3.) John Burroughs — Digging for Gems in Thoreau

I find myself  in strong agreement with much of what Burroughs has to say about Thoreau, based upon the selection from Walden and Walking that I’ve read. I can’t say that I can correct any of Thoreau’s errors in the arena of scientific facts or naturalist observations, but I do believe, as Burroughs says, that Thoreau does not so much teach us anything irrefutable about us – the audience, or mankind – as he does share with us many a personal gesture or idiosyncratic interpretation or musing grounded in idealist thought. Thoreau is, as Burroughs describes him, “too personal and illogical for a philosopher…only interested in things so far as they related to Henry Thoreau” (Burroughs 45). However, Thoreau does attempt to lend us something in his very self-specific revelations, and this is something that, though I do find myself disagreeing with him when he begins to push the boundaries of radicalism and smugness, I glean a certain sense of reasonable philosophy in his writing. In this way, Burroughs yields, Thoreau is more of “an idealist, a fervid ethical teacher, seeking inspiration in the fields and woods” (43). Thoreau cannot be a philosopher simply because his writing reads more like an independent how-to guide than a well-developed thesis, and it is truly full of what can be boiled down to slanted opinions, such as in the case of his feelings about wisdom and the elderly: “I have lived some thirty years on this planet, and I have yet to hear the first syllable of valuable or even earnest advice from my seniors” (Walden 9). What I believe about Thoreau, and I think Burroughs would agree, is that when reading Walden, for example, the reader must filter through the subjective to find gems of philosophical wisdom, and when one finds it, it’s something of substance. In Walden, for instance, the “civilized man” is defined as “a more experienced and wiser savage” (31), but Thoreau provides this definition after spending many paragraphs comparing things like the “civilized” and “savage” approach to housing, often finding the civilized approach to be no more labor or cost-efficient. How, then, are we to believe that the civilized man is any wiser or more experienced? Pardon the “civilized man” definition – which appears as at most, an afterthought – and focus on the argument about housing itself, and Walden is capable of being read a bit more in-focus, so to speak.  If one can excuse Thoreau’s frequent and unapologetic generalizations and half-digested definitions, there is, believe it or not, some wisdom to dig out of his writing.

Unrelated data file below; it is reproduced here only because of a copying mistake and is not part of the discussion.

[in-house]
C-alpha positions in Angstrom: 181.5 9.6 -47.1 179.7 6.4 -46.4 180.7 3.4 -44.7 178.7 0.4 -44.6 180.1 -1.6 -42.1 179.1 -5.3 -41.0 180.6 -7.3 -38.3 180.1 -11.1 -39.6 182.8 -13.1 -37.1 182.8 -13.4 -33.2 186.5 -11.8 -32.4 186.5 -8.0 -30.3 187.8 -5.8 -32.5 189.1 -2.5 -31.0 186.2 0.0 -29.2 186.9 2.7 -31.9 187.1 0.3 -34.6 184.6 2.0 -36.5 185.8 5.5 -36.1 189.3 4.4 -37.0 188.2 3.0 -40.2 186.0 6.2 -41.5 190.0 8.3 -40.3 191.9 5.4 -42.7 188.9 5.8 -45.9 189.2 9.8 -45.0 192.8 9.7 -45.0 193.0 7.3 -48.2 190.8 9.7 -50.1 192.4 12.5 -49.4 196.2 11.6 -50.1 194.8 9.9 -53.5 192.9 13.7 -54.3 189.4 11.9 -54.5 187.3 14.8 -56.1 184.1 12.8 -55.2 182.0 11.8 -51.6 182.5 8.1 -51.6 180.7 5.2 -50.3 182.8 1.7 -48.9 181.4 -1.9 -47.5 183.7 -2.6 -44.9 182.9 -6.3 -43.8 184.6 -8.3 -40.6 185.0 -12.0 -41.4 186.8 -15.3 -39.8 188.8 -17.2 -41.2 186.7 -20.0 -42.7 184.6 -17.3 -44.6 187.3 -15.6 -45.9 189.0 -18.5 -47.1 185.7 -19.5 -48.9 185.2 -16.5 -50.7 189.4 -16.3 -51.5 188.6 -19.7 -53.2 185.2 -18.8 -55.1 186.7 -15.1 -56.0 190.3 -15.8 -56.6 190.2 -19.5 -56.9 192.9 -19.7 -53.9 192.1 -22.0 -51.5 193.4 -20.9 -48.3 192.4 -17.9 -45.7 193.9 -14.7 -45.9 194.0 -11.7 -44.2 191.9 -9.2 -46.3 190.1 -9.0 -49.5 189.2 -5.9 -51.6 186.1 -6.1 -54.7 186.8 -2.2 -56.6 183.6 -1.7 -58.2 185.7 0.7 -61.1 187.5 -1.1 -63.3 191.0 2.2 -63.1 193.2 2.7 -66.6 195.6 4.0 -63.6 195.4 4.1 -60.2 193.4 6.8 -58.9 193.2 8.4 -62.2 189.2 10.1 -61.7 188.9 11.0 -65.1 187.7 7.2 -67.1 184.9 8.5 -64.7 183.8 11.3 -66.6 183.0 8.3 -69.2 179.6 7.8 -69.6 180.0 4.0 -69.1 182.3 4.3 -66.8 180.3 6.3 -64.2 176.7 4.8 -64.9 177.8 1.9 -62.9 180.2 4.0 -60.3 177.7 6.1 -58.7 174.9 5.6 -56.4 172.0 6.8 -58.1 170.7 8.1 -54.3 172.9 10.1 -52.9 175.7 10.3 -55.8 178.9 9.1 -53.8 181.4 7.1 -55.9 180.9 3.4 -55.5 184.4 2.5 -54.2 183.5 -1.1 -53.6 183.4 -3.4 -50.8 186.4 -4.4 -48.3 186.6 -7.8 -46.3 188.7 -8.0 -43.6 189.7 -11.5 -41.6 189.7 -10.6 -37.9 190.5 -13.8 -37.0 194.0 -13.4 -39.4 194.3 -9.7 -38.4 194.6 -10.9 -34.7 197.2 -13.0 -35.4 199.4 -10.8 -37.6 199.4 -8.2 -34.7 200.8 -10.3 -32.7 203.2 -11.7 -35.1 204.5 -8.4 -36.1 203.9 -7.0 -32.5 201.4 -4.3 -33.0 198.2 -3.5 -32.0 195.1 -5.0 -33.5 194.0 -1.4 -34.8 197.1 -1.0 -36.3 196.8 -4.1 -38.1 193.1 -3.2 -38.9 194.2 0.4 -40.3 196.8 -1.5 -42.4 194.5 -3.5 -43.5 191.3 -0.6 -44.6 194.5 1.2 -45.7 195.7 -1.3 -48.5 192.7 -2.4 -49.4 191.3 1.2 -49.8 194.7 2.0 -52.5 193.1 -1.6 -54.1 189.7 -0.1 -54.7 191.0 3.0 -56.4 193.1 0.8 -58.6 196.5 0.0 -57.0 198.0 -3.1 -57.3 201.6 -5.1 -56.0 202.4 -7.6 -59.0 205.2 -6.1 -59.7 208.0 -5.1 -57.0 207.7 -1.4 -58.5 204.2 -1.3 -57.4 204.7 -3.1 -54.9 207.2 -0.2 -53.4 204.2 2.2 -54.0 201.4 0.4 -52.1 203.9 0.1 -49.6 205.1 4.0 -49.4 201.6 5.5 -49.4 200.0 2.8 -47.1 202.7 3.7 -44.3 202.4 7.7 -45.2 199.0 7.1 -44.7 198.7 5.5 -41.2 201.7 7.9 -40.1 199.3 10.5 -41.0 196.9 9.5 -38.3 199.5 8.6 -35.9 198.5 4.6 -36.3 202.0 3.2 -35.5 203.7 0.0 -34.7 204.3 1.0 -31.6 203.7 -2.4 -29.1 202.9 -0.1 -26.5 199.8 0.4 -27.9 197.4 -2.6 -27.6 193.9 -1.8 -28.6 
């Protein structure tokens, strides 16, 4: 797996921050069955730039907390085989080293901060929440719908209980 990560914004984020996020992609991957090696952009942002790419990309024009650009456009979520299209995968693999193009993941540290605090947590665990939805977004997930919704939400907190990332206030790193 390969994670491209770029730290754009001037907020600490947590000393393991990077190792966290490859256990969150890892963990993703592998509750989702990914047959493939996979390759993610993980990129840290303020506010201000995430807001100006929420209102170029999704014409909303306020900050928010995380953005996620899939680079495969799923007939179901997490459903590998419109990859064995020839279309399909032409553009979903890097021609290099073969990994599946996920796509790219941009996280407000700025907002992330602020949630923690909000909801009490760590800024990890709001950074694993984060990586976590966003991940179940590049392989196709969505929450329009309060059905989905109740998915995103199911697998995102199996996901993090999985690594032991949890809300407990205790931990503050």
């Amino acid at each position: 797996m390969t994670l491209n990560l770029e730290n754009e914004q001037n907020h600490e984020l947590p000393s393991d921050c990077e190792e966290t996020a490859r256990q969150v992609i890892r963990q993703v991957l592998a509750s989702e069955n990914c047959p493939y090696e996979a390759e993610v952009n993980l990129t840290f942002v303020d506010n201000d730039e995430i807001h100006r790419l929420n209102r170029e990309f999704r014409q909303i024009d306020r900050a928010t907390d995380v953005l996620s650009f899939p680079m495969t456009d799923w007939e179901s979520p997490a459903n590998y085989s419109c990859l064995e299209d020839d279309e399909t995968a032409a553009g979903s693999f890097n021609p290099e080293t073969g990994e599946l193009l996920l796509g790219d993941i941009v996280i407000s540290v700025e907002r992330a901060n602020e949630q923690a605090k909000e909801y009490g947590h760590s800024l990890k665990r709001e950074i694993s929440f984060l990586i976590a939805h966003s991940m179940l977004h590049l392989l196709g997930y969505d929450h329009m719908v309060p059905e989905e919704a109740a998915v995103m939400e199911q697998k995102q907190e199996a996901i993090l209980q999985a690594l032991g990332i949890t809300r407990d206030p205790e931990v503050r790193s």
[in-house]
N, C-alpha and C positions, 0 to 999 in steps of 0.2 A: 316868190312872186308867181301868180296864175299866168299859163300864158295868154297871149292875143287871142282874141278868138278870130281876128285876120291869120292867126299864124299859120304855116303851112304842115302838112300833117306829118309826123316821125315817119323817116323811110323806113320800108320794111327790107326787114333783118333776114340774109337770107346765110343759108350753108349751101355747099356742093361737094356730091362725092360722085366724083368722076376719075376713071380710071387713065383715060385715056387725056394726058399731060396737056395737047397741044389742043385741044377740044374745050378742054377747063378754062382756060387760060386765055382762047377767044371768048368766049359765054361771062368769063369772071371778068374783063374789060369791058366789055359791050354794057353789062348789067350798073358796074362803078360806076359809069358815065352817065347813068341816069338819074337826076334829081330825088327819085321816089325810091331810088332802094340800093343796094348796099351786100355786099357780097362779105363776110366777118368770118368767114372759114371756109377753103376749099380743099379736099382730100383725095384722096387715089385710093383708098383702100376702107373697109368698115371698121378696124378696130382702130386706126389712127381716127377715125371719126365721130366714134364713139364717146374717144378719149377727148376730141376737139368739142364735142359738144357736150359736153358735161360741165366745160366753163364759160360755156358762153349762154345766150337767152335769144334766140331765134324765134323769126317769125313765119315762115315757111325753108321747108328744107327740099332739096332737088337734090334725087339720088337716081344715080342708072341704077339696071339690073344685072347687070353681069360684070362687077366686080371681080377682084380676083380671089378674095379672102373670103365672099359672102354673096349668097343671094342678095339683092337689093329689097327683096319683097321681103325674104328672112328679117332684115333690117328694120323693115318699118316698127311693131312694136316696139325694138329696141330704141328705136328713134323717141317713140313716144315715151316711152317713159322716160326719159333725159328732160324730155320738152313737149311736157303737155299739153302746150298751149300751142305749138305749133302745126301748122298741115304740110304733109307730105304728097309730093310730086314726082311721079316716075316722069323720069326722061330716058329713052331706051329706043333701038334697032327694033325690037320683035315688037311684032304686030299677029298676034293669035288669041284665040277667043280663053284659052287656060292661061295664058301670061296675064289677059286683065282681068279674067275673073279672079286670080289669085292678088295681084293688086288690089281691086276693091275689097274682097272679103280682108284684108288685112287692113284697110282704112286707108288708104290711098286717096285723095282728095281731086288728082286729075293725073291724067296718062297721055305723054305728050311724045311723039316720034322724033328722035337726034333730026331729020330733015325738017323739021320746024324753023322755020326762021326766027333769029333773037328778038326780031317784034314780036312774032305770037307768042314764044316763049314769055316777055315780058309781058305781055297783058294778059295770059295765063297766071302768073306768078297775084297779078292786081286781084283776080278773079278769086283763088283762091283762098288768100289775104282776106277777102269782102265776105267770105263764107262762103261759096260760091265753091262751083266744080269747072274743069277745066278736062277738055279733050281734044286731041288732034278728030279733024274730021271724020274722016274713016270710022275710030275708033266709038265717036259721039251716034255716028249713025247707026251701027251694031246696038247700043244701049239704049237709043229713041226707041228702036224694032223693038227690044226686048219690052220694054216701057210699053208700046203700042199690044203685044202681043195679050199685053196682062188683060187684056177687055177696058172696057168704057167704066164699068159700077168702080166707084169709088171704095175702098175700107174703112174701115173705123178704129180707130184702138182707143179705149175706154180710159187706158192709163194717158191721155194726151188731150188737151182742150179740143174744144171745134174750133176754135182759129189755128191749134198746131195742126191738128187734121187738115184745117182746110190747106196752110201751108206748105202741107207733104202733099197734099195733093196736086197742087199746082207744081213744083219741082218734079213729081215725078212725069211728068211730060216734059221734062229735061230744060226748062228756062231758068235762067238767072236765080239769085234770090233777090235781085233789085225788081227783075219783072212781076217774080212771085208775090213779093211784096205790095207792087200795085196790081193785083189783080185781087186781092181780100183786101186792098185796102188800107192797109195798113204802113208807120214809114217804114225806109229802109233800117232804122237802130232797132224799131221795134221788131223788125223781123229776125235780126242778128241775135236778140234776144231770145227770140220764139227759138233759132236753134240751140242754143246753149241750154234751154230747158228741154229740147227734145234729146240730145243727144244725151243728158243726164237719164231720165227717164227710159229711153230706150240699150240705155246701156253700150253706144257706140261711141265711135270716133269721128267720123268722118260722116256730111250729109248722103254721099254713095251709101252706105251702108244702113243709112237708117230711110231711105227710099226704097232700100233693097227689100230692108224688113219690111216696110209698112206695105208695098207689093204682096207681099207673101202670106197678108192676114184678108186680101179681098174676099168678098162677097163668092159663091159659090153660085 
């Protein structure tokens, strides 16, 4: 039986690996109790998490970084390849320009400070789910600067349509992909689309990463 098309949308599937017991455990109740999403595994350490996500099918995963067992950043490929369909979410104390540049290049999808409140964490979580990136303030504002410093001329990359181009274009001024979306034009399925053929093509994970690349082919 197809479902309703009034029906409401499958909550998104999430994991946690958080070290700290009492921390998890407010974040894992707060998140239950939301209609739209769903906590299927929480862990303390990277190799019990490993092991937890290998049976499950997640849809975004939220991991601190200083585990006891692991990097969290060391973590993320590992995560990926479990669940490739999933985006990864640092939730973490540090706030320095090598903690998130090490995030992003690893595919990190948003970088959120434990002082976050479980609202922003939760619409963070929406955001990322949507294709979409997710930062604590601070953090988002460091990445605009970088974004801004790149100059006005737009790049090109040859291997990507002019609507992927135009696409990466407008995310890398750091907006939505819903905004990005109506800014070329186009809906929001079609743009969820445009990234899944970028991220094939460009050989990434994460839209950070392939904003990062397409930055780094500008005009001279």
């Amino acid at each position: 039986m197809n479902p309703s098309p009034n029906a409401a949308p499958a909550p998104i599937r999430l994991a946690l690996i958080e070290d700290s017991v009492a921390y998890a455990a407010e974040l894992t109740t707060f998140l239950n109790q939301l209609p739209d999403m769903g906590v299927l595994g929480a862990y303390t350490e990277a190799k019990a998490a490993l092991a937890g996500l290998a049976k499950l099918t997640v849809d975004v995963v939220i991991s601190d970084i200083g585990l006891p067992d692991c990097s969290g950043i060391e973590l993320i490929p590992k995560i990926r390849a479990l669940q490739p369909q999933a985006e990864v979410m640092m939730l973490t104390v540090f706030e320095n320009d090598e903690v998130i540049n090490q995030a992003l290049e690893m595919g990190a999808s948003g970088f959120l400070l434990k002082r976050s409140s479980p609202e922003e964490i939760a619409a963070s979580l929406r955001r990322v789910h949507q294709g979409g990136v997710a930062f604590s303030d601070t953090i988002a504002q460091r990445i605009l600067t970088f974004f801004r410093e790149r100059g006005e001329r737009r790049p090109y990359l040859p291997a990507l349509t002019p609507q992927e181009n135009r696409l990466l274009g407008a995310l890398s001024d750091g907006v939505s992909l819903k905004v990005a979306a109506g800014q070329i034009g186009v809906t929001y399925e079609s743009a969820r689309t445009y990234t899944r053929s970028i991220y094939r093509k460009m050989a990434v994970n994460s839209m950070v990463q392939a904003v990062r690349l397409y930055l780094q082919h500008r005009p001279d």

Thoreau, Henry D. Walden Civil Disobedience and Other Writings. 3Ch/Art: Walden; Walking p. 5-70, 260-287. pub. WW Norton 2008

Mazel, David (ed). A Century of Early Ecocriticism. Ch./Art Excerpt p. 26-47. pub. University of Georgia Press 2001

One response to this post.

  1. Posted by rebsheppard on October 20, 2011 at 1:02 pm

    While I agree with your initial agreement with Burroughs’ criticism of Thoreau, I take the highly personal position of strongly disagreeing with the assertion that there is, as you said, “some wisdom to be dug” out of Thoreau’s writing. My whole experience with reading Thoreau has been one of at best, confusion and at worst, an alternating sense of extreme boredom and hatred. Burroughs makes an interesting point in his writing on Thoreau that I found most pertinent in saying: “Thoreau called himself a mystic, and a transcendentalist, and a natural philosopher to boot. But the least of these was a natural philosopher.”

    I felt like the tone of Thoreau’s writings (that we’ve read for class) have been neither distinctly philosophical nor particularly literary. There is little to no argumentative or narrative structure in them; they are mostly what I would consider to be a form of bedazzled psychobabble with little meaning to even a patient reader. But then again, if there’s anything that studying Thoreau has taught me, it’s to never discount the importance of subjectivity, so that’s (obviously) just my $0.02.

    Mazel, David (ed). A Century of Early Ecocriticism. Ch./Art Excerpt p. 26-47. pub. University of Georgia Press 2001

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